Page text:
Near Gulf Shores in Baldwin County, Alabama — The American South (East South Central)
Indian Village Achuse
This Shell Banks Baptist Church rests near the location of the first Indian village in America visited by a white man. This was the Indian village of “Achuse” visited by Admiral Maldonado who was one of De Soto’s officers. He scouted the Florida and Alabama coast from Tampa Bay and entered the port of “Achuse” before De Soto started from Tampa Bay on the longest, strangest, boldest adventure in the history of the world. This was in 1539, 81 years before the Pilgrims kneeled at Plymouth Rock and 68 years before the colony landed at Jamestown. The name of this village, “Achuse” is shown at this location on the official map made by the U.S. De Soto Expedition Commission created by Congress in 1936. On an old crude Spanish map made of the Gulf Coast region in the 16th century, the Indian village of “Achuse” shows on this map near the same location, now occupied by the Shell Banks Baptist Church.
This Marker is presented by: Addison & Dorothy Mauldin and Milton & Ruth Ewing in Loving Memory of their parents, Charles & Sena Ewing. Written by Hatchett Chandler, December 23, 1966.
Location. 30° 15.104′ N, 87° 48.938′ W. Marker Touch for map. Marker is at or near this postal address: 12125 State Highway 180, Gulf Shores AL 36542, United States of America.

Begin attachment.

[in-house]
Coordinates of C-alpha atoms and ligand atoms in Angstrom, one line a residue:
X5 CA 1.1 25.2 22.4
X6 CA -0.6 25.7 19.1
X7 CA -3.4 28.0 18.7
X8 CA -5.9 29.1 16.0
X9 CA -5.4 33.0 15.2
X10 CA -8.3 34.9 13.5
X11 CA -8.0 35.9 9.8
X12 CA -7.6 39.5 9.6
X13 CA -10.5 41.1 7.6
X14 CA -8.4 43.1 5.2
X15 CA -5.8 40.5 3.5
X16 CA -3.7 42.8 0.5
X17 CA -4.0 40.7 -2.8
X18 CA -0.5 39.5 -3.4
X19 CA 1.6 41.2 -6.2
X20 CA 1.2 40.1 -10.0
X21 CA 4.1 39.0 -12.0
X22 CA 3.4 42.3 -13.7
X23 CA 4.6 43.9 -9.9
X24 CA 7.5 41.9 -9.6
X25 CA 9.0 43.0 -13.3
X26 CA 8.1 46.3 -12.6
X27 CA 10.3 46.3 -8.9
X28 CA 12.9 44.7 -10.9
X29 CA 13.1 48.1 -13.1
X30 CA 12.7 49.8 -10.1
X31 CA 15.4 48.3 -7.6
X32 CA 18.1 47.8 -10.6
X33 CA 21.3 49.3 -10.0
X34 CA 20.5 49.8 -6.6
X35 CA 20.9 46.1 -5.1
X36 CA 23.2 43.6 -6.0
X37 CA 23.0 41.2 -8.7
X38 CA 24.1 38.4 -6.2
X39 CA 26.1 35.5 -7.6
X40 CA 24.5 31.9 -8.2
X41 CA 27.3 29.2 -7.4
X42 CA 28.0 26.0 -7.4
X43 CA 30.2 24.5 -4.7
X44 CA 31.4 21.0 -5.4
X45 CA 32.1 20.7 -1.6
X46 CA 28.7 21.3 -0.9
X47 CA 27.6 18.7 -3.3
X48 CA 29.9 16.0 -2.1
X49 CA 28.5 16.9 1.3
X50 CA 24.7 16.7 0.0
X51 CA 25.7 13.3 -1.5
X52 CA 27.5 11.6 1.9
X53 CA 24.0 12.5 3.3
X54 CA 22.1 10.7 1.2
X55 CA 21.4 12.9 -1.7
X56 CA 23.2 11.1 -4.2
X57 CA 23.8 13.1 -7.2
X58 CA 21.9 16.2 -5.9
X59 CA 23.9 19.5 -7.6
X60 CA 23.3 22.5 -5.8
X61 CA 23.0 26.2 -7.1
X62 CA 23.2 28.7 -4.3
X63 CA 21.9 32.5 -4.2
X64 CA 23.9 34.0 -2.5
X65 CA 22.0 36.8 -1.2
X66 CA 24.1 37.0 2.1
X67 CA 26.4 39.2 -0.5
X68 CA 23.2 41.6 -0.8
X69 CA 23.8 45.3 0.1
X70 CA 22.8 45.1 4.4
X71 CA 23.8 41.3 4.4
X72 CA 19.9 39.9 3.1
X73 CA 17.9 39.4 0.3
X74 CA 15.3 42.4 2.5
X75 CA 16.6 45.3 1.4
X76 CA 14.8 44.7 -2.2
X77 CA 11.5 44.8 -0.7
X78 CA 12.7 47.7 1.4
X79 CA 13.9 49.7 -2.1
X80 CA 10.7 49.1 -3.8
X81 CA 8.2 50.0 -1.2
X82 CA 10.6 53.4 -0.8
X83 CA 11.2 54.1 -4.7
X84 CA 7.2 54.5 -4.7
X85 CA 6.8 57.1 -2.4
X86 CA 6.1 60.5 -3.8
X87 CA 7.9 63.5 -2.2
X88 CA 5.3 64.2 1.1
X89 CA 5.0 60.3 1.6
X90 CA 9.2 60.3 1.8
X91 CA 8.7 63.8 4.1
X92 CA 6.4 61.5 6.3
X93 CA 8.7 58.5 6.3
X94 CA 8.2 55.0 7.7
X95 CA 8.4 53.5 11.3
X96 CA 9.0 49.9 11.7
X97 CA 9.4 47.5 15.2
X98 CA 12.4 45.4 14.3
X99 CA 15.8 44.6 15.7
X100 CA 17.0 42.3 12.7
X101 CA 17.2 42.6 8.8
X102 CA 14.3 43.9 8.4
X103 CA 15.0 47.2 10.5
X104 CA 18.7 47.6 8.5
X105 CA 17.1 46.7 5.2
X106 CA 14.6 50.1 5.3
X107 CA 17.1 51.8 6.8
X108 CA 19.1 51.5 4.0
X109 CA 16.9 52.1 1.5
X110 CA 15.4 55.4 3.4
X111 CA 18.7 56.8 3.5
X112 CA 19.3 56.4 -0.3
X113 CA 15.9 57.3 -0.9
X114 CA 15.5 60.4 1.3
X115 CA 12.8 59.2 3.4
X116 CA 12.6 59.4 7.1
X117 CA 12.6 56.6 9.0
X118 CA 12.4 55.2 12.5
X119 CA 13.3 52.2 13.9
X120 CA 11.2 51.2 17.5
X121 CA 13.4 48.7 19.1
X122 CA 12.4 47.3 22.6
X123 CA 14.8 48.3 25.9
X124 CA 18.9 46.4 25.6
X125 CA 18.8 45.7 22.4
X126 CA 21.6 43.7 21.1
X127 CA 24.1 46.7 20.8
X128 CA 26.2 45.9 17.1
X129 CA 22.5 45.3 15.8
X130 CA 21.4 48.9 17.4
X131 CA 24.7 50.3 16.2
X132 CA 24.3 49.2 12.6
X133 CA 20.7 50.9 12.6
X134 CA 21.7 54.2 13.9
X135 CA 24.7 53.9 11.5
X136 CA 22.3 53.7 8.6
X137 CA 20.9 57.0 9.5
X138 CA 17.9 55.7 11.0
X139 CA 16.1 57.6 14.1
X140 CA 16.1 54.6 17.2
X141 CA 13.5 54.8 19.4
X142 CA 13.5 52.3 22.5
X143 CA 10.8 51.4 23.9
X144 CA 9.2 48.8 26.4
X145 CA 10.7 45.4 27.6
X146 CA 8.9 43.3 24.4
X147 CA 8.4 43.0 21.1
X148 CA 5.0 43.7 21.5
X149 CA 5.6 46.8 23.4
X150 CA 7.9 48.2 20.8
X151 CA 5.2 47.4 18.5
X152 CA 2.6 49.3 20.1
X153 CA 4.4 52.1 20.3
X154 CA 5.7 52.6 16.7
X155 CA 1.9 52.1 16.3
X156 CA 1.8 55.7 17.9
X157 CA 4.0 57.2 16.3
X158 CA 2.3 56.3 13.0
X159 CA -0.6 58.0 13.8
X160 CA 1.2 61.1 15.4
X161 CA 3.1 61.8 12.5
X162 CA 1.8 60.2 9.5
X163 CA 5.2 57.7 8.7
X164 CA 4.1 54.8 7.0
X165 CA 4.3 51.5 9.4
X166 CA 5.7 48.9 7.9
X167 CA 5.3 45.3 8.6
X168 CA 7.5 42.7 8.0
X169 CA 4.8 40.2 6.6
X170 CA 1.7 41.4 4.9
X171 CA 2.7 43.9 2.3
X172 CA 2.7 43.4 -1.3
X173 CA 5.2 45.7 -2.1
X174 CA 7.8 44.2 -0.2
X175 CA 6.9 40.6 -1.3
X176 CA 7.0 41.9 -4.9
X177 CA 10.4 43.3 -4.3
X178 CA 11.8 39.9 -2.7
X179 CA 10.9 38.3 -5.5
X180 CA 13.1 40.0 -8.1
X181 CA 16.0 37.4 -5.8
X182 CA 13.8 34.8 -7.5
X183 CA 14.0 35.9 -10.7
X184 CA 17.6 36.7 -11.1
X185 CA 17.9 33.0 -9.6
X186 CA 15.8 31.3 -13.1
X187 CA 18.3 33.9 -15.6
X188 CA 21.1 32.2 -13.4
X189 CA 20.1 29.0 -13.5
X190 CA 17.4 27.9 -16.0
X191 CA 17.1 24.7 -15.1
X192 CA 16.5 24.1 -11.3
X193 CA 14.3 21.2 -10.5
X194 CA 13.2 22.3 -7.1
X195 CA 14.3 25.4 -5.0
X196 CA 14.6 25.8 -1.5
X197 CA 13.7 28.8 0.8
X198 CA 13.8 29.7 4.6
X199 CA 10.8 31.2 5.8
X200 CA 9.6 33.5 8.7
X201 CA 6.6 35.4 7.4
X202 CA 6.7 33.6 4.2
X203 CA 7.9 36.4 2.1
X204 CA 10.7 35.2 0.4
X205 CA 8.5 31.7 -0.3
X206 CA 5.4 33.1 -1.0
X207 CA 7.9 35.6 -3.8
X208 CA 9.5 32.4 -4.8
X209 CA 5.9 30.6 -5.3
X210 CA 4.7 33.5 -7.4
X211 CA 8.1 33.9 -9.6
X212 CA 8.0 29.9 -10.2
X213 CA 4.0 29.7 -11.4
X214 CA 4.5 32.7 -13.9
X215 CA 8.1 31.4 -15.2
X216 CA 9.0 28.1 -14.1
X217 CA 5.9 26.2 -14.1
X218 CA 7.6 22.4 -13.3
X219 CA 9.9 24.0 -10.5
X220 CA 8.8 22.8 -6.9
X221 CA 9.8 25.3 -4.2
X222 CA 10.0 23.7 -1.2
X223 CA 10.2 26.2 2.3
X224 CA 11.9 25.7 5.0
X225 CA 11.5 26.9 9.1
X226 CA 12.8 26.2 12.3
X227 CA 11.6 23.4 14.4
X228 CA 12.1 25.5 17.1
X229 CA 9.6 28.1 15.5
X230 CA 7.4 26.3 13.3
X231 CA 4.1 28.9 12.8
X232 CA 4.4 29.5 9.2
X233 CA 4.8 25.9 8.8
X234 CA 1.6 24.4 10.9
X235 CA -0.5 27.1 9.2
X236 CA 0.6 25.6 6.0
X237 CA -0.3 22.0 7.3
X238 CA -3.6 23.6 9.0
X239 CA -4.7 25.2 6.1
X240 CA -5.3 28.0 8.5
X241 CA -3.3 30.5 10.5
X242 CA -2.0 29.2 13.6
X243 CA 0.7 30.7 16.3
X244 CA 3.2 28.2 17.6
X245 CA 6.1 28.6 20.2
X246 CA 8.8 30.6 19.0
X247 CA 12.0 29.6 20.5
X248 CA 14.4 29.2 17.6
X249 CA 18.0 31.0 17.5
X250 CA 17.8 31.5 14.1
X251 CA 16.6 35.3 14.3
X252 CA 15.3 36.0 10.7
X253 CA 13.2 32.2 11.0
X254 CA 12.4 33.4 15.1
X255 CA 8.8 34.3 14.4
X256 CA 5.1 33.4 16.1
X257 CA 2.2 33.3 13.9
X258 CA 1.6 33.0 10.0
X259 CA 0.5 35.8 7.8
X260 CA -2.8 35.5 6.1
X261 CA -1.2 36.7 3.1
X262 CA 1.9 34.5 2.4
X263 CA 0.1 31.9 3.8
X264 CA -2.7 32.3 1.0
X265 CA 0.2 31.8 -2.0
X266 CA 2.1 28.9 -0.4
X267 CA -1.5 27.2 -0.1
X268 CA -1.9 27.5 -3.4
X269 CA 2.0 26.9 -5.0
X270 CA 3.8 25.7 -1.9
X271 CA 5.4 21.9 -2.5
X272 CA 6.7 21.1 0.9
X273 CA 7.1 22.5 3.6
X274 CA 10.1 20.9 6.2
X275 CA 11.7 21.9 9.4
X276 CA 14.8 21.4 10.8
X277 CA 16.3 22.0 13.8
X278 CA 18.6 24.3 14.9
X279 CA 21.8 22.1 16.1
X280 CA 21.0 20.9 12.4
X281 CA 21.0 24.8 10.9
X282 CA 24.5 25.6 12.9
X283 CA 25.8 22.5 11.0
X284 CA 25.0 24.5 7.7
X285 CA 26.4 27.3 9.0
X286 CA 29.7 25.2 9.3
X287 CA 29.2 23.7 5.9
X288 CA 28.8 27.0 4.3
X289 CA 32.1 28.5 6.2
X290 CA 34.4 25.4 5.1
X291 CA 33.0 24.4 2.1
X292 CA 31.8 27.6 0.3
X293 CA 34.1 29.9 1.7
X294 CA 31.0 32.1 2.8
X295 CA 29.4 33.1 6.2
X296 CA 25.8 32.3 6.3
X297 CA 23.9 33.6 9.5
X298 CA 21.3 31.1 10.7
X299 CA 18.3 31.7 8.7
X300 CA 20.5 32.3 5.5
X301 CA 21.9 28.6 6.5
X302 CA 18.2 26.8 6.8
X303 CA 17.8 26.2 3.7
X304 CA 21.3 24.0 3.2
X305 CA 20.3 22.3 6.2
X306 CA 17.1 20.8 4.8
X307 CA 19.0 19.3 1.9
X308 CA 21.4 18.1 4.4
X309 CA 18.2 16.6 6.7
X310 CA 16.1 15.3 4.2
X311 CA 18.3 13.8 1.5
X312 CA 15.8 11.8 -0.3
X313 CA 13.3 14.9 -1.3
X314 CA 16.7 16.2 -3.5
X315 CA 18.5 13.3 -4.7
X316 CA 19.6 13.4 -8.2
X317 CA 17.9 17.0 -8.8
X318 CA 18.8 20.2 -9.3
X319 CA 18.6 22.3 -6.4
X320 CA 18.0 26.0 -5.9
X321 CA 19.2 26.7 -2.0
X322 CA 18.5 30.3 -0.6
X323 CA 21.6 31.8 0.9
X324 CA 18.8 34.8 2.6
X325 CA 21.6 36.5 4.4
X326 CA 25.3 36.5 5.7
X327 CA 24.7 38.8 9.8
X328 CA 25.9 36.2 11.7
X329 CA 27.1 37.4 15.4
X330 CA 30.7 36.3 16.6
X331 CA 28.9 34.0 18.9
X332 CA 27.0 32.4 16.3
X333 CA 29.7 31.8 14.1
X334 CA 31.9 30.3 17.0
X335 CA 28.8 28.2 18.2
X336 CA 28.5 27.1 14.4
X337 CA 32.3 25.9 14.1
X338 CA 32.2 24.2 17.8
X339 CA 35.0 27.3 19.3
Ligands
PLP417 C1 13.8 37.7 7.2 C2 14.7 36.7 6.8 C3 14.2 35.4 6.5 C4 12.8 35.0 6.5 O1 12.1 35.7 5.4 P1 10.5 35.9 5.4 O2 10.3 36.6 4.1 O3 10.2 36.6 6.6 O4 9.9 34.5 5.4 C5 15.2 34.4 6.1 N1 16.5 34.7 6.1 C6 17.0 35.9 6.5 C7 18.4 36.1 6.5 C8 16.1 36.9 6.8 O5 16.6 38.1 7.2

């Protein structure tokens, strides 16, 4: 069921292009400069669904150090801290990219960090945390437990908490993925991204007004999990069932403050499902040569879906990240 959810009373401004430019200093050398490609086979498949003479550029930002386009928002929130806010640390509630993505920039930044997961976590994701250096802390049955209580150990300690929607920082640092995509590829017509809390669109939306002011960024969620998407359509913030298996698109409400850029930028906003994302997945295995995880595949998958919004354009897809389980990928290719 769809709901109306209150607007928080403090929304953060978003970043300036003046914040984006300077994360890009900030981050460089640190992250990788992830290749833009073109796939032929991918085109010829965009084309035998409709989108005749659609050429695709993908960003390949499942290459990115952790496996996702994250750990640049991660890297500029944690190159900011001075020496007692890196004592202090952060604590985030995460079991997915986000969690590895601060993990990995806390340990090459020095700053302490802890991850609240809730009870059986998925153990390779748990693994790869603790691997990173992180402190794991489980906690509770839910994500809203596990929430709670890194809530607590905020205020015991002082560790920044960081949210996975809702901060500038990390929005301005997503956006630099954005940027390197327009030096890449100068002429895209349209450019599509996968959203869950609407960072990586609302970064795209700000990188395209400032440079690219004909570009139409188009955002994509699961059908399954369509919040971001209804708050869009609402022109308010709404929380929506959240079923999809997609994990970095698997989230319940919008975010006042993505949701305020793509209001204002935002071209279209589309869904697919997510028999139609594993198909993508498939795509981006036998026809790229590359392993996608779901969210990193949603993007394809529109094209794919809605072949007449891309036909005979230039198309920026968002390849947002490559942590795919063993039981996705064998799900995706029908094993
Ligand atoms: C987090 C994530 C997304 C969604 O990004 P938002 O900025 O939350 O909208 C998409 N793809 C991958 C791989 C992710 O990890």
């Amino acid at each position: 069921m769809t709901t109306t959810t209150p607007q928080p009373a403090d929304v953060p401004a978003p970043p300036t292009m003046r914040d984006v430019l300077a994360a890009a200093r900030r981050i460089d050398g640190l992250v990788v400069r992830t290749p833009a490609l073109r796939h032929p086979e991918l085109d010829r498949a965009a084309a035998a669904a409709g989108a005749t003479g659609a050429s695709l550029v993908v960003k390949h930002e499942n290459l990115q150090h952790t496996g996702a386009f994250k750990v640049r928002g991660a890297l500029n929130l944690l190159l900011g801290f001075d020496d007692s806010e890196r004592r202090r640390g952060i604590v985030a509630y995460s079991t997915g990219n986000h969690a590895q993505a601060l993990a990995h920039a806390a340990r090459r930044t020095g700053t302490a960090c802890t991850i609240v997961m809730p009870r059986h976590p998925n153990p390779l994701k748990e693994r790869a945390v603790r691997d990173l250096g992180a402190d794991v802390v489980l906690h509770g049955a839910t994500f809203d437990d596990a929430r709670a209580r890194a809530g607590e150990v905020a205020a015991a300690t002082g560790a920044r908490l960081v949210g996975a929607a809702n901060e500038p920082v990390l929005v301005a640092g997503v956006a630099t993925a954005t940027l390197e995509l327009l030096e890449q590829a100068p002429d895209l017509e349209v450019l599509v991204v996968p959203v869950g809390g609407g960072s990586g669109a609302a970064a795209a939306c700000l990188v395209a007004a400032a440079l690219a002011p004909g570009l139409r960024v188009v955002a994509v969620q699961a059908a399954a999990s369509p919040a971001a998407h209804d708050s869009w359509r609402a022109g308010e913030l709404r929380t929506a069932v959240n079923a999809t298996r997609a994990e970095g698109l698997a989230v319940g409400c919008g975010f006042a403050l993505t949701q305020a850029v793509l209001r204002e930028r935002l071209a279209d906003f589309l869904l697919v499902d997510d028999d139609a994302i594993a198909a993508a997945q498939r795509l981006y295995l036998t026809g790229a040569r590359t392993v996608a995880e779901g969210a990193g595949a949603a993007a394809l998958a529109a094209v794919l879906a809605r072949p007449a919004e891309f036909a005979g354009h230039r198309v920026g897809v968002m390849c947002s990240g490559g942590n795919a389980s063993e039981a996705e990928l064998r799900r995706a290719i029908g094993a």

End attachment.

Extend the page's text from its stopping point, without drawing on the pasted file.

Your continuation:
Other nearby markers. At least 8 other markers are within 12 miles of this marker, measured as the crow flies. Vicinity of Salt Works and Camp Anderson (approx. 5.8 miles away); Gulf Shores Community (approx. 7½ miles away); Magnolia Springs, Alabama (approx. 10.7 miles away); The Springs (approx. 10.8 miles away); Battery Dearborn (1900-1924) (approx. 11.8 miles away); Peace Magazine (1902-1924) (approx. 12 miles away); Post Hospital Complex (approx. 12 miles away); "Damn The Torpedoes!" The Campaigns for Mobile, 1864 - 1865 (approx. 12 miles away). Touch for a list and map of all markers in Gulf Shores.
Categories. • Churches & Religion • Exploration • Native Americans •
Credits. This page was last revised on June 16, 2016. This page originally submitted on June 26, 2013, by Timothy Carr of Birmingham, Alabama. This page has been viewed 955 times since then and 82 times this year. Photos: 1, 2, 3, 4. submitted on June 26, 2013, by Timothy Carr of Birmingham, Alabama. • Bill Pfingsten was the editor who published this page.